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Benefits Abound for Students Who Study Abroad


Andean Weaving photo by Alexa Anders
First place winner of the 2011 International Education Office photo contest in the People Category: Andean Weaving by UMD student Alexa Anders.
The Wall photo by Matthew Manor
Third place winner in the People Category: The Wall by UMD student Matthew Manor.
The Hidden Castle photo by Tara Mortenson
Second place winner in the Places Category: The Hidden Castle of Kylemore Abbey by UMD student Tara Mortenson.

Last year, UMD sent 3.4% of its student body abroad, well over twice the national average from the year before. Studies and polls have found numerous benefits attributed to participation in a study abroad program.

Students are catching on to the positive side effects of such programs in record numbers. In addition to personal experiences that can change their perspectives, students can also increase their hireability in a competitive global economy.

BENEFITS IN STUDYING ABROAD
Praveen Aggarwal, head of the Department of Marketing in the Labovitz School of Business and Economics, sees students grow and mature after studying abroad. "The biggest transformation is in a student's self-confidence. They come back a different person - very confident, very self-aware. They also seem to appreciate what we have in this country. They come back with some reference points to compare and contrast," he said.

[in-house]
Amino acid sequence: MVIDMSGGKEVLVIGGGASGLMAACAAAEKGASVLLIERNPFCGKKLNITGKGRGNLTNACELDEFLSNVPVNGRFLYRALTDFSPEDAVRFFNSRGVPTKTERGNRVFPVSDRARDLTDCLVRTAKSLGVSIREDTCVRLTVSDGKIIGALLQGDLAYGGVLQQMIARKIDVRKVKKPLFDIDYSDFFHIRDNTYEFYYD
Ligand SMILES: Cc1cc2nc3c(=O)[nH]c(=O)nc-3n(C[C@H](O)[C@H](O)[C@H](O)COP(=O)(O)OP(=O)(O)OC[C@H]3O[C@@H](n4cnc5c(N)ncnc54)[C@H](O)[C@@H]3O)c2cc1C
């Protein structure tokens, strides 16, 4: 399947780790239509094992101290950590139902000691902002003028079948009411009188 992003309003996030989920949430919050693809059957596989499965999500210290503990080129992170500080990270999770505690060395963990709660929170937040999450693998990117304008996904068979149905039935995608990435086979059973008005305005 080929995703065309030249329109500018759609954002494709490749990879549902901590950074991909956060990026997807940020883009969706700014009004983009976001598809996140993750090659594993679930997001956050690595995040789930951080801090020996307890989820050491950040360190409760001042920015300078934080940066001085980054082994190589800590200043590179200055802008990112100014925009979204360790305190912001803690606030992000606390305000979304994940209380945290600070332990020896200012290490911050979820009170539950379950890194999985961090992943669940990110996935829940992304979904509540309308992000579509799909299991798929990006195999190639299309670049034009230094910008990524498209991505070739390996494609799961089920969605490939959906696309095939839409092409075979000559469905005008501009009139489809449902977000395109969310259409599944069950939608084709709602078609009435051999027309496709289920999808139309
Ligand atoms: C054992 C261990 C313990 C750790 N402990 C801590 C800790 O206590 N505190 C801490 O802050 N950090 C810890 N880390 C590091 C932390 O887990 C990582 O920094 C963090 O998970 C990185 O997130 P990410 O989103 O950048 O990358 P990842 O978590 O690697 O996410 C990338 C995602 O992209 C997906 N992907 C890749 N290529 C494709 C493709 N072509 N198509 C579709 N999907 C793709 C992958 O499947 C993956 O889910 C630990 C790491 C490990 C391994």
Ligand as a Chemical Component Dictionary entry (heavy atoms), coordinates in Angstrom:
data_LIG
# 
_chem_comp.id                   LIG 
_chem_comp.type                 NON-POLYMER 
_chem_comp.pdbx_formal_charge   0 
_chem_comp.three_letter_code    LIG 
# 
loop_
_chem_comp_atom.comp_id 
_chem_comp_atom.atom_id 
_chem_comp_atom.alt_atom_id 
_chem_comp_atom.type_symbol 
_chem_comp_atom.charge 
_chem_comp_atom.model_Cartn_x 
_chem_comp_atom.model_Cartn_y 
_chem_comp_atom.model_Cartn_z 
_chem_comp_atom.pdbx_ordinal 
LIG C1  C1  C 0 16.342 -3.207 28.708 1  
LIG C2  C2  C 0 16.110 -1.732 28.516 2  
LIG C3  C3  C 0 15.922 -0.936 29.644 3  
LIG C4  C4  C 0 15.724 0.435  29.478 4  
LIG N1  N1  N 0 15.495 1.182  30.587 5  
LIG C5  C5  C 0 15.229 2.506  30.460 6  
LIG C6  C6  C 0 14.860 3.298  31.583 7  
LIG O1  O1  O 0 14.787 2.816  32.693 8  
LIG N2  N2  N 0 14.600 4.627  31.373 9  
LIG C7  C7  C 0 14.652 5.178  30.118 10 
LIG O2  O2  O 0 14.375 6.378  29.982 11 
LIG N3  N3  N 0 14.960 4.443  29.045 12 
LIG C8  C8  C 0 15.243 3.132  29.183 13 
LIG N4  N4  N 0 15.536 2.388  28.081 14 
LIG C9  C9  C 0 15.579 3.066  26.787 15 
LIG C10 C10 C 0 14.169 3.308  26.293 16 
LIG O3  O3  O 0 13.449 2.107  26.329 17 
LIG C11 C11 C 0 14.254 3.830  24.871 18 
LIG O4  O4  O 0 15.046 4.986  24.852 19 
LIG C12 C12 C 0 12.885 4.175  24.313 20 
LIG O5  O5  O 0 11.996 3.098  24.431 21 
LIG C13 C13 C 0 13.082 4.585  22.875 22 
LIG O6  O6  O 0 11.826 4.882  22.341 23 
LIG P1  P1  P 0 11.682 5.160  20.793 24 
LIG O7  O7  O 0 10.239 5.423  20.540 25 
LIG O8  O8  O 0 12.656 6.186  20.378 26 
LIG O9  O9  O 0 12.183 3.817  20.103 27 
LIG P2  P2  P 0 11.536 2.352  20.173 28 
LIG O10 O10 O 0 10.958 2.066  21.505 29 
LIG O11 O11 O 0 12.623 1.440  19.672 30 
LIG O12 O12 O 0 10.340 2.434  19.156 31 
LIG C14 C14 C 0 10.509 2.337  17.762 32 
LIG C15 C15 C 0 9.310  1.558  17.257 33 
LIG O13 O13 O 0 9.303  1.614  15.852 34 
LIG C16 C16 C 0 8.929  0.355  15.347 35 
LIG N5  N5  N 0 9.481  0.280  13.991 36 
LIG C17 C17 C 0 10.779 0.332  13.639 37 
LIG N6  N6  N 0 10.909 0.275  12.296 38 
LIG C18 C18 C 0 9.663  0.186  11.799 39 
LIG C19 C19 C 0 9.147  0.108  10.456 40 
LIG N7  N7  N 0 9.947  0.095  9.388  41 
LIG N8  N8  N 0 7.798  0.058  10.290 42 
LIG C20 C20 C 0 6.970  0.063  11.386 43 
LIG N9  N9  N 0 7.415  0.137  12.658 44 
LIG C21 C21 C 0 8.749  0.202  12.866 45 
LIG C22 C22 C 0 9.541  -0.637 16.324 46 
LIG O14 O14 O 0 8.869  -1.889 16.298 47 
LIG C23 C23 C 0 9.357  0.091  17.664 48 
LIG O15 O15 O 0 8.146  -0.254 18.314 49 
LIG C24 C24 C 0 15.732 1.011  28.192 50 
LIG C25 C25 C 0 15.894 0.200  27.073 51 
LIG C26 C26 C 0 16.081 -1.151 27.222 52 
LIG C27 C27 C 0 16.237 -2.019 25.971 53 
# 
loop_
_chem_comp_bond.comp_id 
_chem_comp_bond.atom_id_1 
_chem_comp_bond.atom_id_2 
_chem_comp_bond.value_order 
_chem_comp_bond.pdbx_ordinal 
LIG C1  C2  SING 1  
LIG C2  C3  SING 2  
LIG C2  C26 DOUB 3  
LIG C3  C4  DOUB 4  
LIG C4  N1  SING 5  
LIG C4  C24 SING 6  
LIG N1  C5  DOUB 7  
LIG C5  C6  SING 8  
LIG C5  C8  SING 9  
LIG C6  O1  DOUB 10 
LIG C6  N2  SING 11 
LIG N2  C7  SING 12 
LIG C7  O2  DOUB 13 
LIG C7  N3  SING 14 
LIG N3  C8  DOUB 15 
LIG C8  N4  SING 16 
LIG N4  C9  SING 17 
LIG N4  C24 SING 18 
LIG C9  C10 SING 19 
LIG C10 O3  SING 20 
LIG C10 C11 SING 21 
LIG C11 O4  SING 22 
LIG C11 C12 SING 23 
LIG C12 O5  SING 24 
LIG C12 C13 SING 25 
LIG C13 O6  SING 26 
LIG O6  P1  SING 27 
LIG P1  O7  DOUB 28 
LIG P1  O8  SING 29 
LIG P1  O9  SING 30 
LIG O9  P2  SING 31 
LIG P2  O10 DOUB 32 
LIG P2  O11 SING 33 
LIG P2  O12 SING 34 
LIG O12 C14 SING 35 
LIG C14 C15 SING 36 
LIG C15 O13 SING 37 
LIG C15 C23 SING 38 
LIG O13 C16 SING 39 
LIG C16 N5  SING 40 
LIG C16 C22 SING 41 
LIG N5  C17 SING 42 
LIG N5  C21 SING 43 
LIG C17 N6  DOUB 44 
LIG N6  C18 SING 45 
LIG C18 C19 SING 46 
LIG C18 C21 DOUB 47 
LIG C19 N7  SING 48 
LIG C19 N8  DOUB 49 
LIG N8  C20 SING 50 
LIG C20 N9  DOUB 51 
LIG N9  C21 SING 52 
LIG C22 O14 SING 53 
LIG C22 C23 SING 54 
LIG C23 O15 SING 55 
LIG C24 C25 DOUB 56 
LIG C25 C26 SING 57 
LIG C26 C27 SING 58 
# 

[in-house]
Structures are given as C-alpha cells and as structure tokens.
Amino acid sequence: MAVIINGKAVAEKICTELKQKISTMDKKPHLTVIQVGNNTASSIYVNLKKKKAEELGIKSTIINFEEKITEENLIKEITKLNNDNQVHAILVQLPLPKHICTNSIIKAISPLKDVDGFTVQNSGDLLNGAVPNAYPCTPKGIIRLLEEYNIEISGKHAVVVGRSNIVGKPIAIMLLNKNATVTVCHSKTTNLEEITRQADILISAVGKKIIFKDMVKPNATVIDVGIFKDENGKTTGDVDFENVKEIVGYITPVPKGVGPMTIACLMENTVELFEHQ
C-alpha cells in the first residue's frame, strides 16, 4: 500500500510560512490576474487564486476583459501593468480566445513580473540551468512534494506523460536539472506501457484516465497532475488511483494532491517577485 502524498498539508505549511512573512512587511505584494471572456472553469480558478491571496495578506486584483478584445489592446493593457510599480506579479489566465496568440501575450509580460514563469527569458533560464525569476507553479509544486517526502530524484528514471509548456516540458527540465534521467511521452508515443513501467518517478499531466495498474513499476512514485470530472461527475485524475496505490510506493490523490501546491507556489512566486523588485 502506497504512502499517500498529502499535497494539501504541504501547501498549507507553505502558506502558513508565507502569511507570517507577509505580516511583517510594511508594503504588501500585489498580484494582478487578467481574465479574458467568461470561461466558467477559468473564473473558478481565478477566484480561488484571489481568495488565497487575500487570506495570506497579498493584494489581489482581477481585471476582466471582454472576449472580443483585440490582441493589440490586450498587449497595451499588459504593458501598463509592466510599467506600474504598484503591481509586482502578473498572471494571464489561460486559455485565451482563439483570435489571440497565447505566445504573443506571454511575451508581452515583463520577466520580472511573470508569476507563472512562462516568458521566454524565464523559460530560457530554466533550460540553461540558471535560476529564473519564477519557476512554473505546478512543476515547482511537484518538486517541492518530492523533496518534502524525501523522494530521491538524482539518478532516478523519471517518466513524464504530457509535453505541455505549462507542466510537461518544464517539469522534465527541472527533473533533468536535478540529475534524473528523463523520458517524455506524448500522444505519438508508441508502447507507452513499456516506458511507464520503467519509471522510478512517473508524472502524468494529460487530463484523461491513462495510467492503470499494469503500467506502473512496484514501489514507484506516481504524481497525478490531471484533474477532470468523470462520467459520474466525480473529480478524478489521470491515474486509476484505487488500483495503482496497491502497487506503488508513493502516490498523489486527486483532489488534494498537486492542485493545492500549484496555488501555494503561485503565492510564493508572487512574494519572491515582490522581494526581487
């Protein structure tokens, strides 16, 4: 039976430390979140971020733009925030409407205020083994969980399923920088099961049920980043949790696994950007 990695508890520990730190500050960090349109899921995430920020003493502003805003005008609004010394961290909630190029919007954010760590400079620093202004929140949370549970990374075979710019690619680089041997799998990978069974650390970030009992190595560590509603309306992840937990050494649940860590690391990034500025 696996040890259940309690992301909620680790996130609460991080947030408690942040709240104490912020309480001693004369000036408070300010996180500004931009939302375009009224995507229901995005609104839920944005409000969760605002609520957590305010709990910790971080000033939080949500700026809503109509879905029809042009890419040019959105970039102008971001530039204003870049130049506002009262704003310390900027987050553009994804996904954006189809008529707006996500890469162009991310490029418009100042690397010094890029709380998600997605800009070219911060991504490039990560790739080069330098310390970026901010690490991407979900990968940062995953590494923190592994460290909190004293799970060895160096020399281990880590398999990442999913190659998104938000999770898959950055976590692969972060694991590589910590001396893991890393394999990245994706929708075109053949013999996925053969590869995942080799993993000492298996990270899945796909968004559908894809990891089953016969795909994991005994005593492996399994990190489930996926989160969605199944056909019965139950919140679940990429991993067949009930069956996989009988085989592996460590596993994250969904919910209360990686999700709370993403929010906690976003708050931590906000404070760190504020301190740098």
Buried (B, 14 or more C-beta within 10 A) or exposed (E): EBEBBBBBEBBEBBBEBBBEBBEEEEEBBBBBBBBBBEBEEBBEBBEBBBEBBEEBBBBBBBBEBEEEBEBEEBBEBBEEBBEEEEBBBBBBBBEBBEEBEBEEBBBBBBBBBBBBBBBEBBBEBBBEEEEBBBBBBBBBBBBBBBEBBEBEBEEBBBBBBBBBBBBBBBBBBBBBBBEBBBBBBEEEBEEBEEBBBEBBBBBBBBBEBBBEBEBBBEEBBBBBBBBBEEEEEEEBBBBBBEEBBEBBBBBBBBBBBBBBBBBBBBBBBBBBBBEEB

Aggarwal also is a strong advocate of students learning in a different country. "They may get access to courses that are unique to that part of the world. They are also exposed to different styles of teaching and different styles of learning."

TAKE AWAYS
The website of NAFSA, the world's largest nonprofit association of international educators, states that, “International exchanges have often been cited as one of our strongest and most effective public diplomacy tools.” It is not required that one be an international studies major or future diplomat to gain from a study abroad experience, however.

Currently, one in five U.S. jobs is linked to international trade, yet U.S. companies lose an estimated two billion dollars a year to insufficient cross-cultural guidance for their employees in multicultural positions. There is a large and growing need for cultural competency on all levels of the American workforce, and a great way for a student to get his or her foot in the door is through international education programs and study abroad.

Statistically, the United Kingdom, Italy, Spain, and China have been the nation’s most popular study abroad destinations. This trend was echoed at UMD last year, where these countries made up nearly 35% of all study abroad traffic on campus.

GETTING INVOLVED
UMD students are encouraged stop by the International Education Office, which is open Monday through Friday from 8 am to 4:30 pm, or call 218-726-8764, to discuss adding a study abroad component to their college experience.

 

 

Written by Zach Lunderberg and Kathleen McQuillan-Hofmann, May 2012

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UMD home page editor, Cheryl Reitan, creitan@d.umn.edu

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Last modified on 05/21/12 03:38 PM
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